If I make a mistake today – let’s say I screw up a negotiation with someone, or make a bad decision – then the lessons that I’ve learned through this experience are valuable, as they help me to avoid making similar mistakes in the future when perhaps the stakes are higher. By making these mistakes today, that experience is more valuable than if I made the mistake tomorrow because I’ve had a day with which to apply that experience to my life. Later that day, I may have avoided making a similar mistake because I already made the mistake earlier that day.

Therefore, experiences that I have today are more valuable than that same experience tomorrow by the difference of mistakes that I would’ve made before tomorrow if I hadn’t gained that experience today.

Obviously, the Time Value of Experience is not as easy to measure as the Time Value of Money. It’s intangible, and non-numerical. But by being aware of this theory, we can attempt to gain as many experiences as we can, as soon as possible.

This theory explains why many entrepreneurs love making mistakes, and look upon mistakes as a huge achievement. By screwing up, you’ve successfully gained experience and knowledge which you can apply to everything you try in the future.

The Time Value of Experience also helps me to explain the importance and value of my project They Don’t Teach You This In School. If people can pass on their knowledge and experiences through TDTYTIS, then young people can learn from that right now and benefit from it into the future. On the other hand, if the only way for someone to learn something is through personal experience, then society is slowed down because everyone is making mistakes that could be avoided.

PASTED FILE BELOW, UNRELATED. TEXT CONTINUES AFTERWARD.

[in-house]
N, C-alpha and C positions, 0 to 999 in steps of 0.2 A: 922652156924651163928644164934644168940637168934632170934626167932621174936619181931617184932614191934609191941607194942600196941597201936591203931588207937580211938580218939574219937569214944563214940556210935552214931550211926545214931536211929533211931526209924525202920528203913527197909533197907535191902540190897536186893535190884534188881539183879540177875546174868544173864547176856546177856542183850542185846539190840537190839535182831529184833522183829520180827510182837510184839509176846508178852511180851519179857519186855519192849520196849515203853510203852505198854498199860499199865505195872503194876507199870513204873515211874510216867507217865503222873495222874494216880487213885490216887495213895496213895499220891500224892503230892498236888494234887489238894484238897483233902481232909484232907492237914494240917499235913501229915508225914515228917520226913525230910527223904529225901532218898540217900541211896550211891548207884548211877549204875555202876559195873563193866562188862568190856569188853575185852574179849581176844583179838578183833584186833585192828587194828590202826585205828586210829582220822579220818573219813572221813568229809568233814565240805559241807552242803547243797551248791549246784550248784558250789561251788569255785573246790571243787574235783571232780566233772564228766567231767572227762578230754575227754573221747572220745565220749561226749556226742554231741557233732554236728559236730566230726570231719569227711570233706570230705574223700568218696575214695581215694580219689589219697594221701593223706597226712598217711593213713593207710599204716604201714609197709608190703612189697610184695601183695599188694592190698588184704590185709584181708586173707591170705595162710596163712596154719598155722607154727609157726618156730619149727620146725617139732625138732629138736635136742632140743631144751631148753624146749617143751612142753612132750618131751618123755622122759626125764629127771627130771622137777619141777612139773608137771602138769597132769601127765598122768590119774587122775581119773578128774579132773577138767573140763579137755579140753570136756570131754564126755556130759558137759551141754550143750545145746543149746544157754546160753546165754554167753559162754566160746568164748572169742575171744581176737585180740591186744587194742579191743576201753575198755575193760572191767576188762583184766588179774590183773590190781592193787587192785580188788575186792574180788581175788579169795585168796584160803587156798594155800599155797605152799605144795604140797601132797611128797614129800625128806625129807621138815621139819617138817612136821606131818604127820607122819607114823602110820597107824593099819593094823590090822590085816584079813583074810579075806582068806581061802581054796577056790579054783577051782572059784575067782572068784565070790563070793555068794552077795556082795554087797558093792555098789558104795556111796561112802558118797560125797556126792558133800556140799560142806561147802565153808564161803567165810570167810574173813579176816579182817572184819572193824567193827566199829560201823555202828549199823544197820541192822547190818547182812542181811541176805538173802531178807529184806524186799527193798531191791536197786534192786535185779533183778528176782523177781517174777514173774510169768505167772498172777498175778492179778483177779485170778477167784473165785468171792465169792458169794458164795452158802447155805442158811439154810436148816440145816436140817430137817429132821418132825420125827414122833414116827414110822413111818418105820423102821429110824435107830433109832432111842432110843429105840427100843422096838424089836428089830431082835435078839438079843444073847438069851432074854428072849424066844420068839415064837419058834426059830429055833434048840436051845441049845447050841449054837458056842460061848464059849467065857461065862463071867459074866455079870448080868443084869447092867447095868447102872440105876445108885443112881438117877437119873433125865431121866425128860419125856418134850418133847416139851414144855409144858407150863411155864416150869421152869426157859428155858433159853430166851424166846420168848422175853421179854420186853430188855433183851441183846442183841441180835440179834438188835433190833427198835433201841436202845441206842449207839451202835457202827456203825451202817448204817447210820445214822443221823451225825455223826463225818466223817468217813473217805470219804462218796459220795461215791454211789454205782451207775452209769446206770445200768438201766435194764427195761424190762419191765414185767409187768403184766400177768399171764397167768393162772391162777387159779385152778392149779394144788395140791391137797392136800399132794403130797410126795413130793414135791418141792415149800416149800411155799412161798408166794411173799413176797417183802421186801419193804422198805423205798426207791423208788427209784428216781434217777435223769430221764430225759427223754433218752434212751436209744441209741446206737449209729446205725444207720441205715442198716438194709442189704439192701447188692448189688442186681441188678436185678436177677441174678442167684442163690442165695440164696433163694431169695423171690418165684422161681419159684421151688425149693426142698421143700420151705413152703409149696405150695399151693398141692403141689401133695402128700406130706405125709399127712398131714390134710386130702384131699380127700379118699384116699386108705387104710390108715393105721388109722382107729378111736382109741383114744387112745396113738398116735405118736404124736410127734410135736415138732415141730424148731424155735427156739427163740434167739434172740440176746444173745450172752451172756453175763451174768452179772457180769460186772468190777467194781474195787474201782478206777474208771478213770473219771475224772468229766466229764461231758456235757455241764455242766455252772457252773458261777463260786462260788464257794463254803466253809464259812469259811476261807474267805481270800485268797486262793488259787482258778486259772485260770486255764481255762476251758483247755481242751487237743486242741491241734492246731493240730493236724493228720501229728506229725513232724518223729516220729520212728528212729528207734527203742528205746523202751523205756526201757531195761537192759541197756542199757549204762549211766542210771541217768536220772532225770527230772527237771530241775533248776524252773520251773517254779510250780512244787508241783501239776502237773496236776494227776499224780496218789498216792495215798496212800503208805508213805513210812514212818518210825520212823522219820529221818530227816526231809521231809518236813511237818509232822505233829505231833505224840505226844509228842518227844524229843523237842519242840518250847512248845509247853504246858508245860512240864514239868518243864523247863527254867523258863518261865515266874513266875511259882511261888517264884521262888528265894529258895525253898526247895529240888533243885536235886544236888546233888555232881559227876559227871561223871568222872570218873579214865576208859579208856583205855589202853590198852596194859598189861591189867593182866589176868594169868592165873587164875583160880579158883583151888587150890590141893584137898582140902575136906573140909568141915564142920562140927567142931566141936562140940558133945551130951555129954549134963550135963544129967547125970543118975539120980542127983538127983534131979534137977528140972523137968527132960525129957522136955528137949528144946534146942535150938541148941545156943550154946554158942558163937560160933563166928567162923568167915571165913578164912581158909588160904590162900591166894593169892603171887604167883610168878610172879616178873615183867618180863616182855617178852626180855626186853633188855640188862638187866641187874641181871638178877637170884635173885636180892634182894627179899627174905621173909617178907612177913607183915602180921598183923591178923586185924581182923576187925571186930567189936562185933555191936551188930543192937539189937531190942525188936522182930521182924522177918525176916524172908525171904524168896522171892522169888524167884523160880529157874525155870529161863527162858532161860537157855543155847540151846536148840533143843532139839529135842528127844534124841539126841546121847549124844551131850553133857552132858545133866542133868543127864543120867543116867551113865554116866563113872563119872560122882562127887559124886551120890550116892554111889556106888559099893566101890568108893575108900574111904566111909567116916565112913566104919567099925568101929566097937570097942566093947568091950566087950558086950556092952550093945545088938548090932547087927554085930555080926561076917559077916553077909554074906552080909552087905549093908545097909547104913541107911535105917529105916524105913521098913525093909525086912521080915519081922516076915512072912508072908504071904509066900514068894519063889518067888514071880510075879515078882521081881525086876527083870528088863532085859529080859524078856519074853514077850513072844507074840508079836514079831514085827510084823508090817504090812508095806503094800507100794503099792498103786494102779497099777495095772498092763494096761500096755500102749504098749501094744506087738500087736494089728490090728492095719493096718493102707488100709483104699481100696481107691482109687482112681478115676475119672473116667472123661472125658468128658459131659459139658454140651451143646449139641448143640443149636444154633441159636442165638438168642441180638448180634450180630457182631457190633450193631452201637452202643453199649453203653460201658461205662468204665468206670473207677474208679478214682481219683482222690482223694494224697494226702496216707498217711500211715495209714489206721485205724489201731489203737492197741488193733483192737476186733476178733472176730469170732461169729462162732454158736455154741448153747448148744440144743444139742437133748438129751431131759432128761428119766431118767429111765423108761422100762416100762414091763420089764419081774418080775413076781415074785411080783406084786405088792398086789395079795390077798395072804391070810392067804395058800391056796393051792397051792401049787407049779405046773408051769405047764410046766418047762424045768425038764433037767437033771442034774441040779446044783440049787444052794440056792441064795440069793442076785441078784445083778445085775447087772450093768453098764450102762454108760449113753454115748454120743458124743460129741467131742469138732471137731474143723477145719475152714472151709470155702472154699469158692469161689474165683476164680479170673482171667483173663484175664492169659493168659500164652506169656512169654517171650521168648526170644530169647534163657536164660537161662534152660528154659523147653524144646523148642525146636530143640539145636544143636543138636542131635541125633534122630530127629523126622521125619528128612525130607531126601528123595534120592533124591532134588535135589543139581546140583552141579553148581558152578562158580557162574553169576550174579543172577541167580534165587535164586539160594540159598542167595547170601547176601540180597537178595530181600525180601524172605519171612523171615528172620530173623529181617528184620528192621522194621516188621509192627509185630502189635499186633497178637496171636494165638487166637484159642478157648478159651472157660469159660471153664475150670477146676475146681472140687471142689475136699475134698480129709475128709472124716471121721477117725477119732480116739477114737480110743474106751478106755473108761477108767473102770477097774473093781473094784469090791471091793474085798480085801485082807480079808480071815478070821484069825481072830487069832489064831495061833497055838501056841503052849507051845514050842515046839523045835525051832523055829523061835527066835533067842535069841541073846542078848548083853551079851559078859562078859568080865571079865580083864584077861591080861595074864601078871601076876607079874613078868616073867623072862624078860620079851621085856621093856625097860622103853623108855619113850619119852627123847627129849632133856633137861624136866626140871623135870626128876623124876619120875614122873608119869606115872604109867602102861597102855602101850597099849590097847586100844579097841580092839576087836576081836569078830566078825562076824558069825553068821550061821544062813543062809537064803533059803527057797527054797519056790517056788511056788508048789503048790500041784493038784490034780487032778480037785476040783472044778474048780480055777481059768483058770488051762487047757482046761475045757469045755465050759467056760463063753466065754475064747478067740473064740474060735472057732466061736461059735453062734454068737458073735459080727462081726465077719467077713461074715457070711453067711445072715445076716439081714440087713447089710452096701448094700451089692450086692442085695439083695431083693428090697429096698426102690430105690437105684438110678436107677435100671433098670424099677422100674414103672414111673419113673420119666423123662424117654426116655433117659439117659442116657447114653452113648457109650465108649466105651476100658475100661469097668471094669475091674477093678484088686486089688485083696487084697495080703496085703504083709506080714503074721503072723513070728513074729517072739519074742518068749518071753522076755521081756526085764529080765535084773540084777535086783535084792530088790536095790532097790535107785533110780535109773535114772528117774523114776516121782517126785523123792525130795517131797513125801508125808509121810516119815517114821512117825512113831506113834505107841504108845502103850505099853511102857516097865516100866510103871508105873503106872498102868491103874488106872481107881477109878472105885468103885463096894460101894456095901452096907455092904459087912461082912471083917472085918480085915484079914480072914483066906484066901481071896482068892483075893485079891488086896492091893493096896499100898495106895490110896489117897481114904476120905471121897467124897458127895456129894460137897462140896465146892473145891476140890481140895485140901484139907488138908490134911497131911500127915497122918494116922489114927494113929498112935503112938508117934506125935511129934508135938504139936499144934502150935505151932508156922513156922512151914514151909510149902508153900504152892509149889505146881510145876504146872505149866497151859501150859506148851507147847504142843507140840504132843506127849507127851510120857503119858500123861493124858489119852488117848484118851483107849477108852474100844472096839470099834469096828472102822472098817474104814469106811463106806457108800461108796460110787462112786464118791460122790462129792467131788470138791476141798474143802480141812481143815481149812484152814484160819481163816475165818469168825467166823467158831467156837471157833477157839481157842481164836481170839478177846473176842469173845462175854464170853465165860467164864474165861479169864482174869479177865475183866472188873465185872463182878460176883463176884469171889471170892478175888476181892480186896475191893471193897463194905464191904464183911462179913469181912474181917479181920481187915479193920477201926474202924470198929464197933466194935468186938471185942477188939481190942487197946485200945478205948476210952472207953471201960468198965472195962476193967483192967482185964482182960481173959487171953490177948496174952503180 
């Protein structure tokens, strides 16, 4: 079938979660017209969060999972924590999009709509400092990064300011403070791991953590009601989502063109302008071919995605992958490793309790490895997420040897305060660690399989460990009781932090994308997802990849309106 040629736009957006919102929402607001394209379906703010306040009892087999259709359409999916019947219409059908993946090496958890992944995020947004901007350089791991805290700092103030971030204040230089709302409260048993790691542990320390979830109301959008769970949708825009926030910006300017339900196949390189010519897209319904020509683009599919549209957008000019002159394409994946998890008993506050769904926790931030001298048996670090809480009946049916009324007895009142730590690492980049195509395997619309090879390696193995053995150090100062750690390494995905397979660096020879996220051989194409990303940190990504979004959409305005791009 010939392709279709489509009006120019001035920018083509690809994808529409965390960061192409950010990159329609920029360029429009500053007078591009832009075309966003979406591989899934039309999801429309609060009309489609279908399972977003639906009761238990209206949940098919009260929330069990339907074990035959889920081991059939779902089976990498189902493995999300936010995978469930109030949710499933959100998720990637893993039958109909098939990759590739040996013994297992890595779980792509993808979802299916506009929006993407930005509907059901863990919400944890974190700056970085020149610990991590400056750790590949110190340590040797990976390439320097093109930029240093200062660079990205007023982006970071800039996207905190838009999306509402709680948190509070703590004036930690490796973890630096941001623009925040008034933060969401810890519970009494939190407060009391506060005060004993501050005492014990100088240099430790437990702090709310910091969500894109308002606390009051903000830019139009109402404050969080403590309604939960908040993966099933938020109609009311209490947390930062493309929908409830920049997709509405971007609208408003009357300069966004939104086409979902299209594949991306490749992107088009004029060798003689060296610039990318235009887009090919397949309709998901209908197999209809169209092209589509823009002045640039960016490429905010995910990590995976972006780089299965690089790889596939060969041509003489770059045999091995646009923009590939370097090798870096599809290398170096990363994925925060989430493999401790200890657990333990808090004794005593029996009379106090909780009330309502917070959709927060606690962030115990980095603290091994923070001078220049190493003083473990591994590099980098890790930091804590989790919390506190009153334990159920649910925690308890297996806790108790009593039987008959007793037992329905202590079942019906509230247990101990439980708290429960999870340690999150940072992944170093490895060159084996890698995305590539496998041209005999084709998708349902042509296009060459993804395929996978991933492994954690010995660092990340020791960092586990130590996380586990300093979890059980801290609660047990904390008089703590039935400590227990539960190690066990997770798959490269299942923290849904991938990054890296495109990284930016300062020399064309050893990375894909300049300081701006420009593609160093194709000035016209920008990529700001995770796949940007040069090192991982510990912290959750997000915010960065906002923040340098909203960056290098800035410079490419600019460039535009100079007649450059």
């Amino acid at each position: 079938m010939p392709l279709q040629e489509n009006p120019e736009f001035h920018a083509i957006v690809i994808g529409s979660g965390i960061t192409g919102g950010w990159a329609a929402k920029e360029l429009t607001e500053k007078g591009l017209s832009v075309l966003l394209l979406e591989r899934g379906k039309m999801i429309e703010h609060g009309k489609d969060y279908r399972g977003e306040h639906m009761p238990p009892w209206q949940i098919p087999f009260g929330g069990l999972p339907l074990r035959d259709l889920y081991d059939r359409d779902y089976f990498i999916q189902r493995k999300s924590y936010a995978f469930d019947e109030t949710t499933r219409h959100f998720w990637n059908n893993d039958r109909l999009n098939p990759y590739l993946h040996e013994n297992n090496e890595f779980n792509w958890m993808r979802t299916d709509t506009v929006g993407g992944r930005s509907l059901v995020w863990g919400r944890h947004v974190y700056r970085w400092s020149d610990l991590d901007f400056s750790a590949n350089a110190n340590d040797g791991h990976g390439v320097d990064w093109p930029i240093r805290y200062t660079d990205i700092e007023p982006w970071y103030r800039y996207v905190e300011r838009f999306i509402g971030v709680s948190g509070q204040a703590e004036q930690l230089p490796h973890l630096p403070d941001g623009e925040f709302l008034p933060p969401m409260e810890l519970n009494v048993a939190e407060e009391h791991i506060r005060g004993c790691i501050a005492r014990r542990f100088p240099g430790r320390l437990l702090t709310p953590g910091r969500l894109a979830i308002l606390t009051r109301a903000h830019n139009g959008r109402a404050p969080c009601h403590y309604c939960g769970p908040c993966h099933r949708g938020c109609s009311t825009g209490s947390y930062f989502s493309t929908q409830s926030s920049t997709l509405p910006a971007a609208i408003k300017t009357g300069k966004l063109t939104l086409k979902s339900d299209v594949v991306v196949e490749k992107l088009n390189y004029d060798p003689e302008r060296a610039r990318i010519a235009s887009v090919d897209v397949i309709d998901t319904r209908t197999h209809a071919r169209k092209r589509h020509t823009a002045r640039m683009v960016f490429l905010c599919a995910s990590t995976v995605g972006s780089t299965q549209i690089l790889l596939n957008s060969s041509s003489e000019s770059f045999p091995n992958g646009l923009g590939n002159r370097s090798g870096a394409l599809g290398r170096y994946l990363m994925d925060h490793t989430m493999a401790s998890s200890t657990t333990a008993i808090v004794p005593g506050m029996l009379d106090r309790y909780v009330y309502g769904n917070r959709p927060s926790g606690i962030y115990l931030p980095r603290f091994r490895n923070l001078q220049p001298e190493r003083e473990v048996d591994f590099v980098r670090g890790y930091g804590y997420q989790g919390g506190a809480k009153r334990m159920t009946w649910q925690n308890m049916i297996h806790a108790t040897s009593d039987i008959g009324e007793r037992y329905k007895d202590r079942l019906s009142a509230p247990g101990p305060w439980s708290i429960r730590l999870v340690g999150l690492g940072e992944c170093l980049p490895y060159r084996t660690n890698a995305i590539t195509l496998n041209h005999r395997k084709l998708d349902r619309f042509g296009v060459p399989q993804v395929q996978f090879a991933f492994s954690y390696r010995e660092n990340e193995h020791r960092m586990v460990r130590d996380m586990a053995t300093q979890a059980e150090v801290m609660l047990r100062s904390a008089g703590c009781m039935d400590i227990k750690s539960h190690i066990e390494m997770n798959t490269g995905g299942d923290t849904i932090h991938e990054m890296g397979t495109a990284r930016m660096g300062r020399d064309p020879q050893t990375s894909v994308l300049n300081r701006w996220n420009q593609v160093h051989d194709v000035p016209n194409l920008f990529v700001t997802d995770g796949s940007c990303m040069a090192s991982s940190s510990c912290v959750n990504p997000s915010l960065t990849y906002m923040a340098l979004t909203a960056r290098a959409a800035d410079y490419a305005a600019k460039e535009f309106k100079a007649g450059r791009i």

I believe everyone should bear in mind the Time Value of Experience. You should try do gain as much experience as you can in whatever it is you do every single day, because that experience is more valuable the sooner you gain it.

“Write a story about how school is the biggest trick ever”

I recently found a note from 2011 in my to-do list. I was still in my second to last year of high school at the time, clearly frustrated and bored and wanting something more. The note, set with a due date of December 2011, reads:

“Write a story about how school is the biggest trick ever. Everyone is made to want good grades and the better grades you get the more brainwashed you are.”

I haven’t written the story. I don’t know if I ever will, or if I even know how to. But I rediscovered it at a good time. I’m neck-deep in my penultimate year of college and somehow seem expected to plan a life while juggling endless assignments and extracurriculars. The fog of each week’s deliverables can blind me even to the week after, and the longer-term future can seem enveloped in such a mist that thought about it is futile, at best, and likely even dangerous. With the fog of busyness comes an inevitable forgetfulness about the past. We think endlessly about the present, and at times the future—the present, because that is where those assignments loom, and the future, because that is supposedly what all this is for—but rarely about the past.

The truth is that the inevitable presentness (presentism does not quite describe it) of college and the culture of busy led me to believe that my preoccupation with education was a recent one. My friends will attest, perhaps even protest, that I spend too much time these days thinking and talking about the meaning of our education. I had come to think that college had given me a new perspective on my prior education, and that my fascination with these systems was a newfound interest. I’d been completely blinded by the present to how long-standing this interest and my frustration had been.